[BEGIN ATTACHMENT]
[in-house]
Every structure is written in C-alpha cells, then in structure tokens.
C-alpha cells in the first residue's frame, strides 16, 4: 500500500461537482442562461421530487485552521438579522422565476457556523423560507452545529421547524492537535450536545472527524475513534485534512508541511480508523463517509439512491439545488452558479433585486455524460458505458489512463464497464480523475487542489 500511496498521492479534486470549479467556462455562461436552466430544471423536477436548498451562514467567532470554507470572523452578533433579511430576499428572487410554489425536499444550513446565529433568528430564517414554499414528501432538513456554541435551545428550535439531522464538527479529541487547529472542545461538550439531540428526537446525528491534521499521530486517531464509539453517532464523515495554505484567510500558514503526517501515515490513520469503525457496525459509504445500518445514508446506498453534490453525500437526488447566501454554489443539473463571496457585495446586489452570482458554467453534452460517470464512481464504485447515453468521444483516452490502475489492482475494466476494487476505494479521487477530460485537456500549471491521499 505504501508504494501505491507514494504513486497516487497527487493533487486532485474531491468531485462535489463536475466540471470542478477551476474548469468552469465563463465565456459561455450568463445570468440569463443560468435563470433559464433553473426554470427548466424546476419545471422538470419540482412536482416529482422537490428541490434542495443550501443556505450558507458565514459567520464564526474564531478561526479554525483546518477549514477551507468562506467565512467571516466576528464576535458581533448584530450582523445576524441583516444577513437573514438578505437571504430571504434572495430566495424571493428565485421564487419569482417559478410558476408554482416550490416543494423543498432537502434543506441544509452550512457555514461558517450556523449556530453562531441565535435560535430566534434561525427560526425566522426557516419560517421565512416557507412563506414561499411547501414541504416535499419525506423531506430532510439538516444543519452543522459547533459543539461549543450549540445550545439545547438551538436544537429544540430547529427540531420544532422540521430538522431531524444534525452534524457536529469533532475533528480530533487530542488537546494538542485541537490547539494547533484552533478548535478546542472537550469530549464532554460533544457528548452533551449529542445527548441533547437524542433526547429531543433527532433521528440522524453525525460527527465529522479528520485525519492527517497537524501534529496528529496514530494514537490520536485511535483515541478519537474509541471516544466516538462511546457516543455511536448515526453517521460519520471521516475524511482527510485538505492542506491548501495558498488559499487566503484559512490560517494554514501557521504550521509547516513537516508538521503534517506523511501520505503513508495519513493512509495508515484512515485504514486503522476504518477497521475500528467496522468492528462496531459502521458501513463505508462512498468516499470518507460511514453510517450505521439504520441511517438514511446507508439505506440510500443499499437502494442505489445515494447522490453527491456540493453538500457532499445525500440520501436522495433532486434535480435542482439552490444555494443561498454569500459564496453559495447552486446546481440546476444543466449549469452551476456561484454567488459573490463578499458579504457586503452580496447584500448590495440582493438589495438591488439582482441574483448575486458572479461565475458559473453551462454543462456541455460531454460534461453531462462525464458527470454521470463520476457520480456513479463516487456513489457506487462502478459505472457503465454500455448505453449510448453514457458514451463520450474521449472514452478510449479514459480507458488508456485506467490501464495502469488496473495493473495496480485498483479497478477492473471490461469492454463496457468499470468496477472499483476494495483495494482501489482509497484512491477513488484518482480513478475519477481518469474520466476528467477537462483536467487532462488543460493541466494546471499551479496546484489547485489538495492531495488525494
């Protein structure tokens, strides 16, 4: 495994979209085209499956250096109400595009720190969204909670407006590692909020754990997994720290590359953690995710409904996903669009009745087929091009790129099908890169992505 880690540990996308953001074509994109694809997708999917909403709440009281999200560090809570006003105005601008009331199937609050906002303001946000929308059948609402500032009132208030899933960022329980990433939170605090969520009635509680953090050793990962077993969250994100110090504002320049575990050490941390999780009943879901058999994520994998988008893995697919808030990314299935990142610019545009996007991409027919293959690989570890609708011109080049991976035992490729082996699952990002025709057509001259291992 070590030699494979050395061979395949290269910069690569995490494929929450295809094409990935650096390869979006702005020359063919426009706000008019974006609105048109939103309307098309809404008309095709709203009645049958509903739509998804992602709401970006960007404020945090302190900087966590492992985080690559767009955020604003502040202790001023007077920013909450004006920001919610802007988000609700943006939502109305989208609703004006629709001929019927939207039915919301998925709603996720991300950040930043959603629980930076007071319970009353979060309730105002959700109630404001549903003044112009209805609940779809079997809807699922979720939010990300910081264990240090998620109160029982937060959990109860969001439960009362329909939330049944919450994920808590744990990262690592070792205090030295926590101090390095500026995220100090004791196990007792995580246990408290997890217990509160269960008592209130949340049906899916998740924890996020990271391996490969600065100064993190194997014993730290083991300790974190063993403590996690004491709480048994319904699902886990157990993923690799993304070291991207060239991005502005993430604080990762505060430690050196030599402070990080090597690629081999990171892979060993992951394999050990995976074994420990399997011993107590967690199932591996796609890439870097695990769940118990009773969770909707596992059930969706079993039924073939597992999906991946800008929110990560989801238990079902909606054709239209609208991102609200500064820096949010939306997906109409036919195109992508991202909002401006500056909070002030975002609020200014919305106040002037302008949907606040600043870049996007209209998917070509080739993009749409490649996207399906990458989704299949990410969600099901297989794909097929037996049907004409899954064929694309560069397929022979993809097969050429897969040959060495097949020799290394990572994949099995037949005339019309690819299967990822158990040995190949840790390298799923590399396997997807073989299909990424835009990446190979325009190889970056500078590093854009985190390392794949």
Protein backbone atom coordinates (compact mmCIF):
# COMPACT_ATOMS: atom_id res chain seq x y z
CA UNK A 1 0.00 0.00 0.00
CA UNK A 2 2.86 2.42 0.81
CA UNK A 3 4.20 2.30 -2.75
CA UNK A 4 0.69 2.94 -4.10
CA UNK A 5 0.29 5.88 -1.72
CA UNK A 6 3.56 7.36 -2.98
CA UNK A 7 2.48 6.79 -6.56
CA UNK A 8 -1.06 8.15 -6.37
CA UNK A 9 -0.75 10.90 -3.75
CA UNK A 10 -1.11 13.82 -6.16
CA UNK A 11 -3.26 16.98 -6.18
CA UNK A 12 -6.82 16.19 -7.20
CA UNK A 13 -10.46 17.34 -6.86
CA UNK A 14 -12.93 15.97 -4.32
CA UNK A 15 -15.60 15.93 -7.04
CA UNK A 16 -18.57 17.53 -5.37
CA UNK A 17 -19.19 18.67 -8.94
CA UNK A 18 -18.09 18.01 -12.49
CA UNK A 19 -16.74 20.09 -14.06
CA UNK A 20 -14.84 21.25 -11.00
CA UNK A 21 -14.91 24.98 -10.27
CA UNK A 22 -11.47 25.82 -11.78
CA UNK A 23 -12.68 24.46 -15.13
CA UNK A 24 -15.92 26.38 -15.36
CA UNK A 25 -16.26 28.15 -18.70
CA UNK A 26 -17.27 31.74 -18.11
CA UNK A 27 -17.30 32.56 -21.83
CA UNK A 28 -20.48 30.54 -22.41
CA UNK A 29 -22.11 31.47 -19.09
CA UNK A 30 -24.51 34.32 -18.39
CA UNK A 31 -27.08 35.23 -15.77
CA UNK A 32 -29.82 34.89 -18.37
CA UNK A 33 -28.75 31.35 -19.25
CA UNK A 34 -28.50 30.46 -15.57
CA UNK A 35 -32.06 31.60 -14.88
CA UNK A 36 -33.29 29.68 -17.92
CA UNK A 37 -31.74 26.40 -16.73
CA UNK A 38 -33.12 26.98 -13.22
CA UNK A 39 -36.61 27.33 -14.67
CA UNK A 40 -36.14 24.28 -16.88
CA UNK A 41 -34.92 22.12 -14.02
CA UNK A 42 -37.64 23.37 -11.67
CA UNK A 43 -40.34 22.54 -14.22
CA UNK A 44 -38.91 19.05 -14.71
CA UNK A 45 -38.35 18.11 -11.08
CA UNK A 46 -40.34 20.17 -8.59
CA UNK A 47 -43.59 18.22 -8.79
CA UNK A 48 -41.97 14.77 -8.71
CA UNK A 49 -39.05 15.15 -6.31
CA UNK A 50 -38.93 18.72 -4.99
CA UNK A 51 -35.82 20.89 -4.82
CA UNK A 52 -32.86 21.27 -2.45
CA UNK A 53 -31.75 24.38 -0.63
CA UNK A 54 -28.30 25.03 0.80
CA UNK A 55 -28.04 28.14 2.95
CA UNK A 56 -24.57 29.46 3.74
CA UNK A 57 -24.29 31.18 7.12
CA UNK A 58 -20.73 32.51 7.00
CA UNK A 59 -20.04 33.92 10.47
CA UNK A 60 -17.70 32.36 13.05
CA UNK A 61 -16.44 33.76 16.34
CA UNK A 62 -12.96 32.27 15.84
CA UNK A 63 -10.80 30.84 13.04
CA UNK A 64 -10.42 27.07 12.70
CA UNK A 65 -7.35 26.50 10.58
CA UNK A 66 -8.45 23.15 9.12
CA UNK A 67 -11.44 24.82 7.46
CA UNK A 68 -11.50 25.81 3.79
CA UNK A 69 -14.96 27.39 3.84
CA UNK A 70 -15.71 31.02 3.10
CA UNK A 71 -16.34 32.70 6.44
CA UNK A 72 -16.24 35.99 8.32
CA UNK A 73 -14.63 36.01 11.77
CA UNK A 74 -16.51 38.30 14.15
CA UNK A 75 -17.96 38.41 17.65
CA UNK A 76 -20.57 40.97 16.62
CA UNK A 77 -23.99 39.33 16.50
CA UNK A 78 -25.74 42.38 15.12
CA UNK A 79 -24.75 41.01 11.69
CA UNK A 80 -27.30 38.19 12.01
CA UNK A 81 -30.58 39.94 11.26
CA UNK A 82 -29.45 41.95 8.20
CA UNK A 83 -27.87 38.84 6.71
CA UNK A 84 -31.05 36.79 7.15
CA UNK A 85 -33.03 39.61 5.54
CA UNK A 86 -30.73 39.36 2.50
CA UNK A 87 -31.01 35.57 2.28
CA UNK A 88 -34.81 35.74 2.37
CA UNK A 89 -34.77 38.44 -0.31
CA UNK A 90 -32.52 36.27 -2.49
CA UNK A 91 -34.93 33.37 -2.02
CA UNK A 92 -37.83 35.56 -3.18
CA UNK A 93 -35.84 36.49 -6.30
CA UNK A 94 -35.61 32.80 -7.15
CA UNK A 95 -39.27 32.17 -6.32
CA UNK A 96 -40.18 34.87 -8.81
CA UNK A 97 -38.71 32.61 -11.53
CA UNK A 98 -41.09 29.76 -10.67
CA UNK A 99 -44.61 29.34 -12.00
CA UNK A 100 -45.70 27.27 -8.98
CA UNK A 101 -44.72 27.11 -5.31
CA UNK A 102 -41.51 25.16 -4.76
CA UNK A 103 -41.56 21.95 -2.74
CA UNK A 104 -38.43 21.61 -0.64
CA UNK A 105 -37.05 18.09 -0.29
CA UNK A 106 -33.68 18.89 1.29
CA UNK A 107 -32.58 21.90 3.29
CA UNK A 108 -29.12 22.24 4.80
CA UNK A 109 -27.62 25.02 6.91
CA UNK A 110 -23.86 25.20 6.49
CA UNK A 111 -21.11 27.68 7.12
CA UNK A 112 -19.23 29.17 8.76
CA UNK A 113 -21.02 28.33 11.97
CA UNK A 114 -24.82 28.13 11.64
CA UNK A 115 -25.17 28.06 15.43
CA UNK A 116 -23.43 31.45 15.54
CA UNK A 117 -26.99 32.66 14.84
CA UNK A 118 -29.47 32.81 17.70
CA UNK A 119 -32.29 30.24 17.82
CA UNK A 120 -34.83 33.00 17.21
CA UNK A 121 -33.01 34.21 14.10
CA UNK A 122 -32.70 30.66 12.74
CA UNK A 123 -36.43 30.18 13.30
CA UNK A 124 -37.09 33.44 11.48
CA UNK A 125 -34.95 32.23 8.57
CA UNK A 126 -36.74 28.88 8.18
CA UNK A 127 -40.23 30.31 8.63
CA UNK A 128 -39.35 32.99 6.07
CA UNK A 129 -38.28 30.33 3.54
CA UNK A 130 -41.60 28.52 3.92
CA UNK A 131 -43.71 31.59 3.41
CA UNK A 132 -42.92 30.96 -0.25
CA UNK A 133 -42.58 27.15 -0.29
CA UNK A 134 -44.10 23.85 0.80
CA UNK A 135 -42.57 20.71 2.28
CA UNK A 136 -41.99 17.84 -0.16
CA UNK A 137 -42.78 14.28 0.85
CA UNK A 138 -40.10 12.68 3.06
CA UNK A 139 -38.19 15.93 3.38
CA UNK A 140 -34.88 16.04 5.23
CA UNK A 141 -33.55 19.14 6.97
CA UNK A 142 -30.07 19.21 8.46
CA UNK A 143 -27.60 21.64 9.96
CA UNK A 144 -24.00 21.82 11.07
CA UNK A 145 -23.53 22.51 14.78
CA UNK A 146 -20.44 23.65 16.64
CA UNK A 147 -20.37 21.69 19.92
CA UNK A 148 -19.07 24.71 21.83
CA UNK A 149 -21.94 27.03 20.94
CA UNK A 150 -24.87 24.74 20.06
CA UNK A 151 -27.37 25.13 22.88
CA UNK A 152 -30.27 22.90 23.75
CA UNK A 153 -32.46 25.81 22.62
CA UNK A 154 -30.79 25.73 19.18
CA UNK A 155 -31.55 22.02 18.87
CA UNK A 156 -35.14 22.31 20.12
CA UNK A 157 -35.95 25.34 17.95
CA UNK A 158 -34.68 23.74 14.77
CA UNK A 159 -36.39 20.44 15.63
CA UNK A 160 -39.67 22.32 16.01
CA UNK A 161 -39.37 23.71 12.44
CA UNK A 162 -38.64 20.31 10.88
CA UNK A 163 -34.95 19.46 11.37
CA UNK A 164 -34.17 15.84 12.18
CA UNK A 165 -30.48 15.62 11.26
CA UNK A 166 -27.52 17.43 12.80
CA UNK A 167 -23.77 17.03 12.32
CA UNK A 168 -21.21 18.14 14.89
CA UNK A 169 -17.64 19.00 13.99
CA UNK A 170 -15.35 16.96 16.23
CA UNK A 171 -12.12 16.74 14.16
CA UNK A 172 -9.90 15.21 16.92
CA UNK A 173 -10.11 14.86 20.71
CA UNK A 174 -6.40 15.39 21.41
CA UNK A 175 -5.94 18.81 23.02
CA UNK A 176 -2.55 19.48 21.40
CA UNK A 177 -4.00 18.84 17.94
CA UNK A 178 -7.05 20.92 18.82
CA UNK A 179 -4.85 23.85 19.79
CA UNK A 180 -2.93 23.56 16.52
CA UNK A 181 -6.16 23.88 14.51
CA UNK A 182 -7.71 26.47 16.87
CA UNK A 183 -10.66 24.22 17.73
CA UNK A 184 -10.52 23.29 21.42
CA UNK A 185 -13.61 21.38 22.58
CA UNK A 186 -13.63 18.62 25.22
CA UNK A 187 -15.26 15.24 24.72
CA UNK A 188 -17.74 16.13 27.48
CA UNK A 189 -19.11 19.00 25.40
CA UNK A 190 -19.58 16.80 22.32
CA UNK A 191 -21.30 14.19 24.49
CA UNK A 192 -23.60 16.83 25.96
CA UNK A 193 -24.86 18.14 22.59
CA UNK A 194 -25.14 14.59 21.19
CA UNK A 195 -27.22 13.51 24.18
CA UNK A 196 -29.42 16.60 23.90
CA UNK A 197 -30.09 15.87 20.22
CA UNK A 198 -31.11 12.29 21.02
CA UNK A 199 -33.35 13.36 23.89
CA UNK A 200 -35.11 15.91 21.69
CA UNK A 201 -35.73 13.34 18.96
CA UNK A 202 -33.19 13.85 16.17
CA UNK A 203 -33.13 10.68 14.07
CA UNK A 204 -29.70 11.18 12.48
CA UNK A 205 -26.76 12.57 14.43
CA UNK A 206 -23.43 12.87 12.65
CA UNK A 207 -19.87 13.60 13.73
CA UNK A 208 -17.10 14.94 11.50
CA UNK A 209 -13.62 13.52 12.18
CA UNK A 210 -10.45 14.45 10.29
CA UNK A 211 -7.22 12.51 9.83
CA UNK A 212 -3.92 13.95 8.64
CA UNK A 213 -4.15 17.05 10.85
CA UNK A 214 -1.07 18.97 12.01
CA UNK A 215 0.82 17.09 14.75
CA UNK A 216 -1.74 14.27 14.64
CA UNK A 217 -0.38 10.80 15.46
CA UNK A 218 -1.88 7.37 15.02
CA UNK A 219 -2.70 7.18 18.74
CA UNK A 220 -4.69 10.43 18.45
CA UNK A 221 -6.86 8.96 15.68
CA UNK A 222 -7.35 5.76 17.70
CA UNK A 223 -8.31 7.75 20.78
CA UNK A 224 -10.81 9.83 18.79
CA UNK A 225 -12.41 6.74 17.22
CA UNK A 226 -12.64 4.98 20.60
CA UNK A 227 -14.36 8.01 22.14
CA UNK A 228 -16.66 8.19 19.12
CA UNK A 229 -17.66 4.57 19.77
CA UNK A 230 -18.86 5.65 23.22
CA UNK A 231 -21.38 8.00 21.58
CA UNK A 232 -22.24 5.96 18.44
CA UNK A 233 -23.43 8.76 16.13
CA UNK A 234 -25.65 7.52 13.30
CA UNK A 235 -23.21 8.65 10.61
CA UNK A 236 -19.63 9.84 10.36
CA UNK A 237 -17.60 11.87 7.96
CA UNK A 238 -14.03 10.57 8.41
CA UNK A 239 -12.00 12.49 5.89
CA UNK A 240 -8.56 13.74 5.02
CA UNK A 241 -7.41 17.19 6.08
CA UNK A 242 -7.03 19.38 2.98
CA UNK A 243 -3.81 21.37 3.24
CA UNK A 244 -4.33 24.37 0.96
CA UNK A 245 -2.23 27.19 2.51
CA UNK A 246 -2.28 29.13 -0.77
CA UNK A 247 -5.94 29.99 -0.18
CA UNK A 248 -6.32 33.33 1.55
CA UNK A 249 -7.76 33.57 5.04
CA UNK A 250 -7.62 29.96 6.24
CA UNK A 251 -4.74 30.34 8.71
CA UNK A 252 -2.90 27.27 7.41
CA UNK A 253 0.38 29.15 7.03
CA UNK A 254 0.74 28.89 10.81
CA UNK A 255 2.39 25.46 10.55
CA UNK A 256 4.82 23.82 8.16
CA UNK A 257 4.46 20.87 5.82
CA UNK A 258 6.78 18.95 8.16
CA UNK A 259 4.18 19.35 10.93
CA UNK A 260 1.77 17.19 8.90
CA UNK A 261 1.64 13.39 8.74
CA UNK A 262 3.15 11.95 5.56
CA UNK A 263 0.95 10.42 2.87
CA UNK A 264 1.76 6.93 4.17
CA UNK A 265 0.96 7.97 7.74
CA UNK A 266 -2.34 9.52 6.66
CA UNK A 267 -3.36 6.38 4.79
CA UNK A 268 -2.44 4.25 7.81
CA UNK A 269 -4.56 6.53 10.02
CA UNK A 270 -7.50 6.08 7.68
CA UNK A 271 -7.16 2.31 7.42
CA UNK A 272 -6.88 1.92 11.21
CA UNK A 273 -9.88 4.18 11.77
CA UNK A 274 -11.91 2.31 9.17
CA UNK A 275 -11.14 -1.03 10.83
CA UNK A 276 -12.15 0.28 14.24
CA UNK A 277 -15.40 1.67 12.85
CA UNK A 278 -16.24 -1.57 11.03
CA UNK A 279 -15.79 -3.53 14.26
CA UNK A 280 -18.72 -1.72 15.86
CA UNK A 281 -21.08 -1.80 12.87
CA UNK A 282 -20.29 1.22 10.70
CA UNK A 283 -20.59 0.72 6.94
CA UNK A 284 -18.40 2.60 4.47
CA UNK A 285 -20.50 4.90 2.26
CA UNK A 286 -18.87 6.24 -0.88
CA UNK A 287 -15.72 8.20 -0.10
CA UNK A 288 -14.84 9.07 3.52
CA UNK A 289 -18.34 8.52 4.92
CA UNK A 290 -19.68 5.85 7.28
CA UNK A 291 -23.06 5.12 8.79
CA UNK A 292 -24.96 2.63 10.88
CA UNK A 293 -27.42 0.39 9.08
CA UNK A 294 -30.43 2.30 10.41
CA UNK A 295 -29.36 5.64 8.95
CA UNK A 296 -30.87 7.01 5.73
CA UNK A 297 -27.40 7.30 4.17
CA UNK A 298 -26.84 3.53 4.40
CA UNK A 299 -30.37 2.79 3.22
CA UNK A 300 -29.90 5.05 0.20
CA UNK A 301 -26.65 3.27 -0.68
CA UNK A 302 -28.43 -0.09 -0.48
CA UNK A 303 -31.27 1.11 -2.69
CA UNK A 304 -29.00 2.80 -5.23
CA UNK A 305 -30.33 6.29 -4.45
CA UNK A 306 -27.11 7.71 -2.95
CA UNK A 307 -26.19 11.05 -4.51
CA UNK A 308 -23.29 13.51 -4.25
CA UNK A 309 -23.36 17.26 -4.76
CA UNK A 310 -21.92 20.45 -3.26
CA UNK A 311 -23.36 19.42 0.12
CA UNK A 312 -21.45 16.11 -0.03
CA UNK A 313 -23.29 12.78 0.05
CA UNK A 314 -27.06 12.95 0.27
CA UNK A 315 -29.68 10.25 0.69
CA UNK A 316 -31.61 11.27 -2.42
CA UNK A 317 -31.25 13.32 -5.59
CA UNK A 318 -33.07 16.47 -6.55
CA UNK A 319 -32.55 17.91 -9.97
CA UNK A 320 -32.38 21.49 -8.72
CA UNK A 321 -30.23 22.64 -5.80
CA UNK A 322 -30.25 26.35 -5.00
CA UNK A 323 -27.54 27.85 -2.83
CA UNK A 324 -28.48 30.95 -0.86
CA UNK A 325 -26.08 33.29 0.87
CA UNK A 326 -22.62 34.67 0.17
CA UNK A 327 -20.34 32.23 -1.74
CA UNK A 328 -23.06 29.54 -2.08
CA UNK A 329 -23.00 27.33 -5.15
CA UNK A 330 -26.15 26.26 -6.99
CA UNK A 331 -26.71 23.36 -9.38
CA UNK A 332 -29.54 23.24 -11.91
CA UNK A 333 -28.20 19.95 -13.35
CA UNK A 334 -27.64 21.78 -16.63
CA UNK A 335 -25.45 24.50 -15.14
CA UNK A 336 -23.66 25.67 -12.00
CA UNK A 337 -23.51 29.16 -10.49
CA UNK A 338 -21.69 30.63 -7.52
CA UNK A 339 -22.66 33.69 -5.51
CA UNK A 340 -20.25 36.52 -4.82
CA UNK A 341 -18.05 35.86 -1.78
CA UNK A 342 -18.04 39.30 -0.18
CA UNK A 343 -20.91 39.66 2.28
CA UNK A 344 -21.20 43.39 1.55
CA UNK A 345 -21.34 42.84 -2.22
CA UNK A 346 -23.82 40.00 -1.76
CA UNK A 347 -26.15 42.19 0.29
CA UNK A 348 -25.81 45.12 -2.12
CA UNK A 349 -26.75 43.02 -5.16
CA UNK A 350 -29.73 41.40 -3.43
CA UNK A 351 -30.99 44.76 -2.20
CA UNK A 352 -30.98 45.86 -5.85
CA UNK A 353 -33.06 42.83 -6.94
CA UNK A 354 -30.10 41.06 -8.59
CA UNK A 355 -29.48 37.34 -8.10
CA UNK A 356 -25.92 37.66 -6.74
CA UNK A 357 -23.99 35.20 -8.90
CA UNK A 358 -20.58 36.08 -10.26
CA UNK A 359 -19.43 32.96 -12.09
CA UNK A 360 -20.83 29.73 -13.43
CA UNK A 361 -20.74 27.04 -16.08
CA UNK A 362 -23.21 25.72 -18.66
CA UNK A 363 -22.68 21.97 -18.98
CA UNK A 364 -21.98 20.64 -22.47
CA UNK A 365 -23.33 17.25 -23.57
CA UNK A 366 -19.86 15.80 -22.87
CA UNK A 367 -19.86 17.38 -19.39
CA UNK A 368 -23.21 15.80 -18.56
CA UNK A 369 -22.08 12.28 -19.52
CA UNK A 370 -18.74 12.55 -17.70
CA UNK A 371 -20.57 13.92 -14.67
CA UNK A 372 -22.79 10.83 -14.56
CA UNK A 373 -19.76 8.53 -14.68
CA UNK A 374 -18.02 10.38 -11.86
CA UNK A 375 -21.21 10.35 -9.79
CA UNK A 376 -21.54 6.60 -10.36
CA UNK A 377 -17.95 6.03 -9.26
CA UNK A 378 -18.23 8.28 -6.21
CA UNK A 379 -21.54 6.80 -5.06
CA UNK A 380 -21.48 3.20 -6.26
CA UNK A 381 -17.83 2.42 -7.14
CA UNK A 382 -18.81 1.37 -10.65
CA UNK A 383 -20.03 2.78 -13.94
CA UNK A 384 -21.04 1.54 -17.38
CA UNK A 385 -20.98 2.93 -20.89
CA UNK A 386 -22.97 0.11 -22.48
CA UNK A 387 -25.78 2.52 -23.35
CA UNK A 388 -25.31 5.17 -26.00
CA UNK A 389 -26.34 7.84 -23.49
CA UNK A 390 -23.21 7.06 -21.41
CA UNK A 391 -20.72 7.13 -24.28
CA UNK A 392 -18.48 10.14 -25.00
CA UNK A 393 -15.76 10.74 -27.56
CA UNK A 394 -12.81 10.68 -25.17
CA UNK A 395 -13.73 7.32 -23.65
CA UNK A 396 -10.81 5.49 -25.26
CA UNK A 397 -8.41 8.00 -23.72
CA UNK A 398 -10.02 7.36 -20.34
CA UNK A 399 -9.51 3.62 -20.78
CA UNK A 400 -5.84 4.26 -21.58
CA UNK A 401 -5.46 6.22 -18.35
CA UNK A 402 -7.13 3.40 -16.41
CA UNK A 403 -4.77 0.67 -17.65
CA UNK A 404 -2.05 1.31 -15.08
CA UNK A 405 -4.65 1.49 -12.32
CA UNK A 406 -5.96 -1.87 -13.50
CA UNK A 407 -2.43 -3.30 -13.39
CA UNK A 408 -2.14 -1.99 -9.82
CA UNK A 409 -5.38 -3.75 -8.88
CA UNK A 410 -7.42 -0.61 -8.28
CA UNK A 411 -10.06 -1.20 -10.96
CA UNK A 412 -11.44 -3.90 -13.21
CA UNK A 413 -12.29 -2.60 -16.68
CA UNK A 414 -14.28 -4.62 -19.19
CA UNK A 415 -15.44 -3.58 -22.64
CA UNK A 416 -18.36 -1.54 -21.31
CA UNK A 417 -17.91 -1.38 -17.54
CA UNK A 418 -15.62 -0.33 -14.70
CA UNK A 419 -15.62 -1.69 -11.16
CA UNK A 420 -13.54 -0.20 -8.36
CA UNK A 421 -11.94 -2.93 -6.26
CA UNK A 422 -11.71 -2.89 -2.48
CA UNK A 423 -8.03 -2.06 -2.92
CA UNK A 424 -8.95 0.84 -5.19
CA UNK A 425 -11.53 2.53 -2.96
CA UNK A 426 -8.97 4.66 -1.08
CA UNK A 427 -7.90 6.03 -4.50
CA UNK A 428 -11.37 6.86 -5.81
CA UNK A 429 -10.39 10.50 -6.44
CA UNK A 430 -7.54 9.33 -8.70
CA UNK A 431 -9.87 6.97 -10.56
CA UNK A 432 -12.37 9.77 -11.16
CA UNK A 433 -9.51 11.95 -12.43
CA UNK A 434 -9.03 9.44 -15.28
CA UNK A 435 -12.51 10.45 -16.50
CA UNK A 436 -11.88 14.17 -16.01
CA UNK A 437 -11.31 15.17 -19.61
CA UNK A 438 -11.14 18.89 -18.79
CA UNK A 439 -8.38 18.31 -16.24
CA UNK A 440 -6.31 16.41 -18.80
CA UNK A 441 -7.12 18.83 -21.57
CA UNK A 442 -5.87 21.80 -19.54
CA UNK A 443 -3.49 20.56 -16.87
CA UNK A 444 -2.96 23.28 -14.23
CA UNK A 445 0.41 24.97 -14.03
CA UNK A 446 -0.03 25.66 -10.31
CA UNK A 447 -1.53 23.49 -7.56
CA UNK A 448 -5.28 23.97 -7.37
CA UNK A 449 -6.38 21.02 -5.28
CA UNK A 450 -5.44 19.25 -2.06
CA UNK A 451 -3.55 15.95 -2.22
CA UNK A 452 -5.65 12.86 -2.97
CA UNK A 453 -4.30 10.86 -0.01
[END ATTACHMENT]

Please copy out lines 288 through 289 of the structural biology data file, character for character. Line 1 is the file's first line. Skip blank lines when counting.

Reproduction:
CA UNK A 282 -20.29 1.22 10.70
CA UNK A 283 -20.59 0.72 6.94